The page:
Partially re-enable CoP

VM tests are failing under CoP for some reason. Re-enable CoP, but
disable the VM tests for now.

TEST=CoP build

Change-Id: I2444625c992dd10a94e262538d3e1c9d6655d851
Reviewed-by: Steve Kendall <>
Auto-Submit: Nicholas Bishop <>
Commit-Queue: Nicholas Bishop <>
Tested-by: Nicholas Bishop <>
Tested-by: <>
Commit-Queue: Steve Kendall <>
1 file changed
tree: e4e97143c1ec1e114c3a5e6d5ab484319aa7ff94
  1. .cargo/
  2. .cop/
  3. crdyboot/
  4. crdyshim/
  5. docs/
  6. enroller/
  7. libcrdy/
  8. third_party/
  9. vboot/
  10. workspace/
  11. xtask/
  12. .deny.toml
  13. .gitignore
  14. .gitmodules
  15. Cargo.lock
  16. Cargo.toml
  20. OWNERS
  22. rust-toolchain.toml


Pronounced CUR-dee-boot.

Crdyboot is a UEFI bootloader for ChromeOS Flex. It is not yet in use.

Crdyboot acts as a bridge between UEFI firmware and the Chromebook style of booting. It uses vboot to select and validate an appropriate kernel partition, then launches that kernel using the Linux EFI stub.


  • Well documented and as simple as possible.
  • Broad hardware support. Any amd64 machine with UEFI should be able to use crdyboot. This includes 32-bit UEFI environments.
  • Uses vboot to:
    • Verify that both the kernel and the kernel command-line have been signed with a trusted key, which in turn allows verifying that the rootfs has not been modified. (Note that this can only be fully relied on if using custom Secure Boot keys, otherwise a different OS signed with the Microsoft keys could be used to avoid verifying the rootfs.)
    • Automatically roll back from a bad OS update by swapping between the A and B partitions.



Code layout

The project is organized as a Rust workspace containing several packages:

  • The vboot package is a thin wrapper around the C vboot library. It also exposes a DiskIo trait through which it can read and write blocks to a disk.
  • The libcrdy package contains shared code that is used by both the crdyboot and crdyshim packages.
  • The crdyboot package produces the actual crdyboot executable. It contains the embedded key used to verify the kernel data, the SBAT data used for revocation, and sets up logging and allocation. Then it loads, verifies, and runs the kernel.
  • The crdyshim package produces an optional first-stage bootloader similar to shim. Its purpose is to load, verify, and run the second stage bootloader.
  • The xtask package contains a host executable that provides the various xtask commands shown below. It's like a fancy Makefile for running various dev and test operations.
  • The enroller subdirectory contains a small UEFI application that enrolls a test key in the PK, KEK, and db variables. This is used to set up the test VM, and can also be used on real hardware (see the “Testing on real hardware” section).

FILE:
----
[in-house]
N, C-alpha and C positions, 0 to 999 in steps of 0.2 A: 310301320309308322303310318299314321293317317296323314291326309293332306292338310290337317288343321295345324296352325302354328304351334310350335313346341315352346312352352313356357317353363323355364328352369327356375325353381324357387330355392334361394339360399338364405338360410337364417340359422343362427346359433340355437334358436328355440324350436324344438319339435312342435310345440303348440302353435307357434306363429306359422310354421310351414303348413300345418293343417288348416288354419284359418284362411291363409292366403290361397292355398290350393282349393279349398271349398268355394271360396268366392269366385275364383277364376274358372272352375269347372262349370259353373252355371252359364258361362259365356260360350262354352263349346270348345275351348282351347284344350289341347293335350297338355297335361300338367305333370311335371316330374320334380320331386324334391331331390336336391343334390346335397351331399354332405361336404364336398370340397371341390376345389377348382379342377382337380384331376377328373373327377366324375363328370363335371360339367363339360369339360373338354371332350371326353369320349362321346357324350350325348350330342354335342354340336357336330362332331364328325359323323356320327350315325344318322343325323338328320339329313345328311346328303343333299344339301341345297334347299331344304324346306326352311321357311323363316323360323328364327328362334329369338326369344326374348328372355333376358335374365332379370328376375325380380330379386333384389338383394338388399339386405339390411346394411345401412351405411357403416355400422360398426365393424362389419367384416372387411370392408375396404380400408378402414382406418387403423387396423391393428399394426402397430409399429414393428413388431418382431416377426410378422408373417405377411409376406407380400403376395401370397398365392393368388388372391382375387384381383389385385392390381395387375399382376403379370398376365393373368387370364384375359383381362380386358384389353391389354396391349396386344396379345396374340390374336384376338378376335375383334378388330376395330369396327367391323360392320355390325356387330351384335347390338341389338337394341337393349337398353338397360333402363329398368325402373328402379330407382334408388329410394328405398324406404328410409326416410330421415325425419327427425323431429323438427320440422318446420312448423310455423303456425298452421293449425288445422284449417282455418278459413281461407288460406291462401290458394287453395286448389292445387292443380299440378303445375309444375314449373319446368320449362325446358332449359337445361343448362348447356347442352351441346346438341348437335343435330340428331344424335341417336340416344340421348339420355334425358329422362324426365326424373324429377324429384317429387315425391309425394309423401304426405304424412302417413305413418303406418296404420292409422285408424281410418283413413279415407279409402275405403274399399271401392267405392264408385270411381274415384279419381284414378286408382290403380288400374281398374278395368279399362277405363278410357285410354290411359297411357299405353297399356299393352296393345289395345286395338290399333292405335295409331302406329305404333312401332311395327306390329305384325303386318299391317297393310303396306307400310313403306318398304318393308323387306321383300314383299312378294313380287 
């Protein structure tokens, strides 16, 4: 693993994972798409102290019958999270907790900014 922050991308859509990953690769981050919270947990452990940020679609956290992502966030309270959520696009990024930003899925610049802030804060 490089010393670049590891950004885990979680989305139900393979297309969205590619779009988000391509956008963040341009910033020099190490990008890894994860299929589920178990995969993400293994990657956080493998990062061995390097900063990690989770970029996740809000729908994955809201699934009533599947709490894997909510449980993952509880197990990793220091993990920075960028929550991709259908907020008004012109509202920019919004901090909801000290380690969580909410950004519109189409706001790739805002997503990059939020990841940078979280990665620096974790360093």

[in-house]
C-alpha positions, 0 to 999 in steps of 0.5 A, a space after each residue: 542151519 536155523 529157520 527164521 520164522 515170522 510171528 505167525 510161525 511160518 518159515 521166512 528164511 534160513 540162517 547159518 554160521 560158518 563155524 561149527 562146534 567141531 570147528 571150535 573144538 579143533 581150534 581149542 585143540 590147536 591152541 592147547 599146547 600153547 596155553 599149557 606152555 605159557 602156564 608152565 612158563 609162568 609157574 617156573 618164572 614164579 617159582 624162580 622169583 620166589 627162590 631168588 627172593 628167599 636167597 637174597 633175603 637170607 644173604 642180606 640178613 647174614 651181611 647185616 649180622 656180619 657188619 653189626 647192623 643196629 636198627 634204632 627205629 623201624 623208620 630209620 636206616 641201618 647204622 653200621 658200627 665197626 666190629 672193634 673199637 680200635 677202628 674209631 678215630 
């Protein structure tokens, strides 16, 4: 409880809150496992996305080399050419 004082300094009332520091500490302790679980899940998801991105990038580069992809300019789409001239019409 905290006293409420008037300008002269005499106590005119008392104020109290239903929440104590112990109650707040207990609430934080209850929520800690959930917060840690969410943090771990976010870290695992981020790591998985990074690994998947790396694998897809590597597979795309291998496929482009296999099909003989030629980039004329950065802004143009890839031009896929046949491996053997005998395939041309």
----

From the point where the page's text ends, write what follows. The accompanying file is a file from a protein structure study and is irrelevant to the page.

Install Rust:

Install tools used for image signing and running in a VM:

sudo apt install clang curl efitools gdisk libnss3-dev libssl-dev ovmf \
    ovmf-ia32 pkg-config qemu-system-x86 sbsigntool swtpm

After installing qemu, add your user to the kvm group. You will need to log out and back in for this to take effect:

sudo adduser ${USER} kvm

Googlers: see go/crdyboot-internal for additional recommendations.

Building and testing

Before running any other commands in the repository, run this setup command:

cargo xtask setup [<disk-path>]

This will prepare a reven image to use with VM tests. By default a build of the public reven board is downloaded from a GS bucket. If you are a Googler, you can pass --reven-private to get a recent build of the private reven board. Alternatively, you can provide a file path to use a local image. The image should be a test image with verity enabled.

To check formatting, lint, test, build crdyboot/crdyshim, and install to the image:

cargo xtask check [--vm-tests]

The --vm-tests option enables slow tests that run under QEMU.

To just build and install the bootloaders to the image (a quicker subset of check):

cargo xtask build

Then run it in QEMU:

cargo xtask qemu [--ia32] [--no-secure-boot] [--tpm1|--tpm2]

Testing on real hardware

To test secure boot with real hardware you will need to enroll custom keys. Write workspace/enroller.bin to a USB, and write workspace/disk.bin to a second USB, e.g. using writedisk.

Boot the DUT and enter the boot setup. Find the secure boot settings and change it to setup mode. (The details will vary from one vendor to another.)

Plug in the enroller USB and reboot. Use the boot menu to select the USB and wait for it to complete.

Unplug the enroller USB and plug in the cloudready USB, then reboot. Use the boot menu to select the USB.


See the docs subdirectory.